When your business is in need of some quick cash, these are two of the options available for financing. But what exactly is the difference between these often confused models, and how can they be used to manage your cashflow?
As both invoice factoring and invoice financing are lending models that base their funding on the working capital of your business, it is easy to confuse the terms. For a fee, both financing and factoring will provide a business with a loan based on outstanding invoices from customers – sounds the same, right?
In fact, although the terms are misused often, there are many fundamental differences between the two which are critical to understand when making decisions for the future funding of your business.
The main difference is that while financing an invoice means using your invoice as collateral to show that you will be able to pay back a loan at a given time,factoring an invoice is essentially selling it on to a third-party who then takes control of the payment of that invoice. In this case the customer will be notified to pay the investor directly, instead of the business. This type of system is generally disliked by small business as it can disrupt the relationship between them and their customers by introducing a third-party. Grapple’s model is to provide invoice financing, we want to help you grow and not get in the way of the relationship you’ve built with your client.
Generally, invoice factoring will require a business to finance their entire sales, giving the business less control over the amount they wish to borrow, as single invoice lending is not an option. Businesses will be expected to complete a minimum amount of invoicing per month, placing it out of reach of some smaller operations. In this sense, traditional factoring is more an ongoing line of credit, providing long term funding for a growing business, but it does come at a cost. Invoice factoring may seem like a cheaper option on the surface, but loans often come with hidden fees, such as yearly account fees, processing fees, late customer payment fees, exchange fees etc.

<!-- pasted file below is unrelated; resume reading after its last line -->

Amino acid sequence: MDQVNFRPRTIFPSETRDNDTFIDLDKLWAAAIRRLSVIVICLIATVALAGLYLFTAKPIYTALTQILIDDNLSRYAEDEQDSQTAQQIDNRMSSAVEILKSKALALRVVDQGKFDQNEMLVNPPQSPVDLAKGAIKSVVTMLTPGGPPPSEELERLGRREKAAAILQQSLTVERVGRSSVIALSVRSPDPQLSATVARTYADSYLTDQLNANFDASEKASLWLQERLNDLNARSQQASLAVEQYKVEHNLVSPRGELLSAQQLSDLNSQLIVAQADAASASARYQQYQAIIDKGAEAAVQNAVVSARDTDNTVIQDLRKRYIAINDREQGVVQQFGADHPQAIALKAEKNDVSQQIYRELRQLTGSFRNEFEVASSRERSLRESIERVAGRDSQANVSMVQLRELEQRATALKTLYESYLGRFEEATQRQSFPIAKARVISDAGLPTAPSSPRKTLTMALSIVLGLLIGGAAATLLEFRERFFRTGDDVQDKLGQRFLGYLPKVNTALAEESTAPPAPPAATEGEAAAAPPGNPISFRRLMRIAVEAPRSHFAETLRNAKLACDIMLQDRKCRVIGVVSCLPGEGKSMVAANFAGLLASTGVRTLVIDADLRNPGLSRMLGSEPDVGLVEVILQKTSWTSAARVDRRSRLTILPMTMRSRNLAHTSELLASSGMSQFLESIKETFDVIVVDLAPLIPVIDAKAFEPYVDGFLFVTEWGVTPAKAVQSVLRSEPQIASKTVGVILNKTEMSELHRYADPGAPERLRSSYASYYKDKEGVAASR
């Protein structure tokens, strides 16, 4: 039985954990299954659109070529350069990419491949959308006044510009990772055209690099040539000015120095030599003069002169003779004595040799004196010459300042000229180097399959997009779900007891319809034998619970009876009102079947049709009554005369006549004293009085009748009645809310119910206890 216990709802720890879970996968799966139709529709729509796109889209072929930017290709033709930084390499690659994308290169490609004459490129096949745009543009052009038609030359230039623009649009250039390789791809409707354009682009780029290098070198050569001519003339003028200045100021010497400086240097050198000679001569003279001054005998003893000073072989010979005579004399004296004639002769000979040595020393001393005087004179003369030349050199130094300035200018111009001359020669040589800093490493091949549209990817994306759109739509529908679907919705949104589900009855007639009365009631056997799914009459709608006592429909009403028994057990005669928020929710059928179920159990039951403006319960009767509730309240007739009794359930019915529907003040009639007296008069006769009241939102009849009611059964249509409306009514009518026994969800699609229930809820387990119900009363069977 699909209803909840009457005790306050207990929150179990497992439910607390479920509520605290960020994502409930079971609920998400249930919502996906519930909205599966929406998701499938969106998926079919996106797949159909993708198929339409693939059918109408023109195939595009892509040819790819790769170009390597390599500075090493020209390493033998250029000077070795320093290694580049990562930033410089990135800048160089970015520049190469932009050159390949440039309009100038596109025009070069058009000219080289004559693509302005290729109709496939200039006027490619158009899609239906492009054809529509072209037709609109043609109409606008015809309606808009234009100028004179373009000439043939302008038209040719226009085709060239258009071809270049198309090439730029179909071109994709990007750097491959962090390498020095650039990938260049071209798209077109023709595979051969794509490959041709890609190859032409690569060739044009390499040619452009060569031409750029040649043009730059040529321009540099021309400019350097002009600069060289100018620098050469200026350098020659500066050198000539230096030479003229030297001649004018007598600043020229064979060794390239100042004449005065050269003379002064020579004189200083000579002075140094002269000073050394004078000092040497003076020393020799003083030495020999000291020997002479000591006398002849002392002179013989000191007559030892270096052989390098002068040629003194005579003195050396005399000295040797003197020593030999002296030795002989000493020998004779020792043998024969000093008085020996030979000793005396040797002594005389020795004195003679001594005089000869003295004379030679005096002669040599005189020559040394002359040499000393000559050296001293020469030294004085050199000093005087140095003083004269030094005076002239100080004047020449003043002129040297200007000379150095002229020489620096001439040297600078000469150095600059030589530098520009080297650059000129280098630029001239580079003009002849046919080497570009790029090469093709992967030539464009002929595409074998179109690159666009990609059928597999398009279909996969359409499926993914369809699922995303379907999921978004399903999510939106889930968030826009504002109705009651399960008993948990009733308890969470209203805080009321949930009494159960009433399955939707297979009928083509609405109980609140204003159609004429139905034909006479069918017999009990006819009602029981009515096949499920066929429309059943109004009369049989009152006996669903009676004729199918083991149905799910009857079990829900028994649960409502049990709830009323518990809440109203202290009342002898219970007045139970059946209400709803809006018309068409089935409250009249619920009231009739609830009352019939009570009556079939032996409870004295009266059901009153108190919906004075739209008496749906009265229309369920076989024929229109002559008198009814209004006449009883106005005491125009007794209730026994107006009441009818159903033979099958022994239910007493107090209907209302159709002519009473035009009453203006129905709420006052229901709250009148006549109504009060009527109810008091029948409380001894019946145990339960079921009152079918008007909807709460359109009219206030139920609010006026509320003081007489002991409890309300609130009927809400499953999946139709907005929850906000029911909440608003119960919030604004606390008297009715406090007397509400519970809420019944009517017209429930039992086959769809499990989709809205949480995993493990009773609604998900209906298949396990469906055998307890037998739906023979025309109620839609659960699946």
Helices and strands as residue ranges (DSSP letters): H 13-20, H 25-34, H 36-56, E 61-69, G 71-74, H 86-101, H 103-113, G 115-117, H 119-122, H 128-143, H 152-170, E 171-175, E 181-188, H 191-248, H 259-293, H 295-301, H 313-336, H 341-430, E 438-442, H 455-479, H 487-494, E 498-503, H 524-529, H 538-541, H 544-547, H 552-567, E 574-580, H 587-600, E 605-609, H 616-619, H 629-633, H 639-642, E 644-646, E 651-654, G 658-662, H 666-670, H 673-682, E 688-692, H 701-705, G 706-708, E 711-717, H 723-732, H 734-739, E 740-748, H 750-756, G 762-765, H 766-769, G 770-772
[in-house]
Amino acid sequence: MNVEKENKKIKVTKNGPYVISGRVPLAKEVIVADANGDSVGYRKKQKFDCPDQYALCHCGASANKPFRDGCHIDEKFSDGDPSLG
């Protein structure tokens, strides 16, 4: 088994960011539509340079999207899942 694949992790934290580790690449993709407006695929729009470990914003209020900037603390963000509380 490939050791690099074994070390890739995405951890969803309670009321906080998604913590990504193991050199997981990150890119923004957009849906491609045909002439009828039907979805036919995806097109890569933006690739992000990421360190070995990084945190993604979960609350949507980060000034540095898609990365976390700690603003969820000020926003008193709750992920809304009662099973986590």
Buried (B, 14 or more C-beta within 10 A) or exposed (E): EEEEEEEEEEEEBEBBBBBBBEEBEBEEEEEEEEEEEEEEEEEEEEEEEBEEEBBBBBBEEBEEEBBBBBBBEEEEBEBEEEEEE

Invoice financing on the other hand, is a far more flexible lending model. A business can choose exactly how many invoices they wish to fund, and when, giving them the ability to access on demand funding. The business retains control over its invoices, and thereby its financial confidentiality and customer relationships are unaffected.
Unfortunately, just like invoice factoring many invoice financing companies charge many fees, such as yearly account fees, processing fees, audit fees, and reporting fees. This is how Grapple is different. Grapple’s fees for financing are transparent and far lower than traditional invoice factoring and invoice financing. For example, Grapple’s innovative peer-to-peer invoice financing model has just one flat fee to use the platform, plus an investor fee, which is charged as a percentage of the funded amount, and both are charged at settlement of the invoice.
Another key difference between the two types of funding is the time involved in accessing funds. While factoring loans will often take weeks to approve and can sometimes require property security, invoice financing providers, like Grapple, can approve invoices for financing within 24 hours, giving your business a fast cash injection when needed.